from The Kindly Ones (3)
from ‘The Kindly Ones’
When we got to Sydney, we kept in touch by phone.
These phones cost nought dollars and we bought small plans.
Alecto found a job at an adult studio, working
in dark red rooms where fur-covered handcuffs
are u-bolted to concrete walls.
She and her mates walk around in stilettos
and corsets or no, what are they called?
cami-knickers – or a French maid’s black dress
and apron and g-strings
the rich cream and apricot lingerie of the trade
or nurses uniforms or school tunics and strap shoes
or matron hats and fox furs and small whips,
and verbally abuse and humiliate
men in high positions –
it’s relaxing for them
Instead of bringing the board meeting or the House
to its knees by your wilful rhetoric your poised sneers
your excellent tailoring your expensive haircut
it’s relaxing it seems, to stop controlling everything
and be scourged till you’re useless, thoughtless.
Humiliated, you don’t have to be anything.
The humiliated have no responsibilities
but to their further humiliation. It is this ease of giving
up power when you’re paying for it. Sex workers wear
fl imsy clothes but they are covered in discretion.
While Alecto’s at the studio I’m at Circular Quay
at a call centre, saying
Hi this is Virgin, May I help you?
the helpdesk for Virgin phones. Responding to clients
with technical help, or arranging credit –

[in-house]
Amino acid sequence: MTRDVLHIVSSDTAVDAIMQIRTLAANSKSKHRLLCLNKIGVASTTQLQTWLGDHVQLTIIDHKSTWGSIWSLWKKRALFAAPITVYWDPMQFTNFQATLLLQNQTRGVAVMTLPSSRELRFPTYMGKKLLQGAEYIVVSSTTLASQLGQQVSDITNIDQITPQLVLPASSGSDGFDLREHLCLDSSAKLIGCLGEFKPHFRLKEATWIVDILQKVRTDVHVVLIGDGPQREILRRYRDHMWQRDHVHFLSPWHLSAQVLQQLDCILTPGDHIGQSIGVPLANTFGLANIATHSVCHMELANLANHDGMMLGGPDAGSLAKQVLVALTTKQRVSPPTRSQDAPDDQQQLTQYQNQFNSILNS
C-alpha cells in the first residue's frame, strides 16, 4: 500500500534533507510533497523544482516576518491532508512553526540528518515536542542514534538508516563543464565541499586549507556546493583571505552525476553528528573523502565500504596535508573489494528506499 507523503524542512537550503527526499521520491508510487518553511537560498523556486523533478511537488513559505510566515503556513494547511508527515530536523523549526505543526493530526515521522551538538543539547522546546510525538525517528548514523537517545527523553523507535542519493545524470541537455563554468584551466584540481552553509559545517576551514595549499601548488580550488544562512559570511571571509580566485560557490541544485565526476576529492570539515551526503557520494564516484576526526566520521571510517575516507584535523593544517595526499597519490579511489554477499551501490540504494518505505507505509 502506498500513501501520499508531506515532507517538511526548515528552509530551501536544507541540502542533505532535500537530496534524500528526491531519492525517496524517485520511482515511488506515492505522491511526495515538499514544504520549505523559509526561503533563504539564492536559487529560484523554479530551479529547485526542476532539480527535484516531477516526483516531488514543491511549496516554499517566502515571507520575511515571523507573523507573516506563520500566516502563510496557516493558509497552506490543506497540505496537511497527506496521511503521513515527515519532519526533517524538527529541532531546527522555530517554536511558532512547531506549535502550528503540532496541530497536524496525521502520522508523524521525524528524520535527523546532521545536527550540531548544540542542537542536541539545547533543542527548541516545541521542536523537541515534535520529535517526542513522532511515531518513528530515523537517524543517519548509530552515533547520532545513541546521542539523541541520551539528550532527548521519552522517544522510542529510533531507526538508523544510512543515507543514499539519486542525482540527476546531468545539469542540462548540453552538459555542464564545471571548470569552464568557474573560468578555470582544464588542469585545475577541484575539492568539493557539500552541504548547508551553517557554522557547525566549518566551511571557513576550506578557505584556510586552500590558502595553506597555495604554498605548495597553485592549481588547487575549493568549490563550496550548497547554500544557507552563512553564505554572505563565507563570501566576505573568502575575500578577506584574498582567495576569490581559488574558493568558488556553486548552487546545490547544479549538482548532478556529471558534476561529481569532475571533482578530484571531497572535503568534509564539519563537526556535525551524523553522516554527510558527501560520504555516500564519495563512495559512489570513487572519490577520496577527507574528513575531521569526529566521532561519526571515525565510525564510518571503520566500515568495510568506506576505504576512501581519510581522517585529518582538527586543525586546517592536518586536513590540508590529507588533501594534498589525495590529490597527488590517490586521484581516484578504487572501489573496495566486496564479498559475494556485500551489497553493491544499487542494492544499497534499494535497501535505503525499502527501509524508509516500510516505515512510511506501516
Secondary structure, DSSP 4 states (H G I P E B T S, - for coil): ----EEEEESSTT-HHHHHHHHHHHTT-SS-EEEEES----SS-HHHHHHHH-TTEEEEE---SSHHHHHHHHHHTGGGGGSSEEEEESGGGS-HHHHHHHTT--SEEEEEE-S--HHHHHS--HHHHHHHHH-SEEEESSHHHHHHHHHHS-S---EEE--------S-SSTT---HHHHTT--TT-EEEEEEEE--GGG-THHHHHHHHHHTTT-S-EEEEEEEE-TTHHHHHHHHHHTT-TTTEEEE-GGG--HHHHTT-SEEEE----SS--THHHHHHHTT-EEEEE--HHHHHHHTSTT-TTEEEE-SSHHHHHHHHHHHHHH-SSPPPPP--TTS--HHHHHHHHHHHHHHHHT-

The training takes three weeks,
then they throw us to the wolves.
Mostly clients are polite, but some feel free
to pour their vitriol on me –
Gee, I could show them how to curse –
Behind me the buzz of the room and to one side
the boys in black, pale-skinned, lip-studded, blue hair,
hunched over their laptops.
The network uses a software related to Oracle.
It’s newly installed, the bugs are multiplying
There’s an error down in the PHP code, one says.
I nod. Without ever knowing what the PHP code is,
I will refer to it many times, on the phone to clients.
Or I say, It’s a case of link-rot. Don’t worry about that.
Right now we can extend you fifty dollars of calls.
At Backpacker Central we cook a meal and
meet Beck who’s selling wine by the case:
the hit rate’s about three per cent. Hunter Valley wine.
Most people hang up on her, some abuse her,
one played loud music
some wish to discuss the difference between semillon
and merlot and consider buying a case, then don’t.
Yes we’ve moved from our cave to a four-bunk room
in the hostel. Alecto sleeps at work sometimes:
it’s tiring, whipping.
Beck wanted to dread my hair so I let her.
You select some hair and then twist it round and round
then put vaseline on it and work the vaseline into
these twists you are continually doing. It’s quite a job.
And Helena Rubenstein never washed her hair.
Alecto just had a number one cut, but at work
she wears wigs. Megaera’s a dish-pig in a caf?
called Bay Swiss, where they sell coffee and furniture.
She always tries to get Sunday shifts but you have to wait
to move up in waiter-hierarchy.
She wears small black clothes preferably very
black, not faded, and a short black apron with long white strings,
which have to be ironed. The caf? owners also devised
a ‘look’ for their menu. So far no mention’s been made
of what they ‘devised’ for the food.
from The Kindly Ones (River Road Press, 2008), ? Susan Hampton 2008, used by permission of the author and River Road Press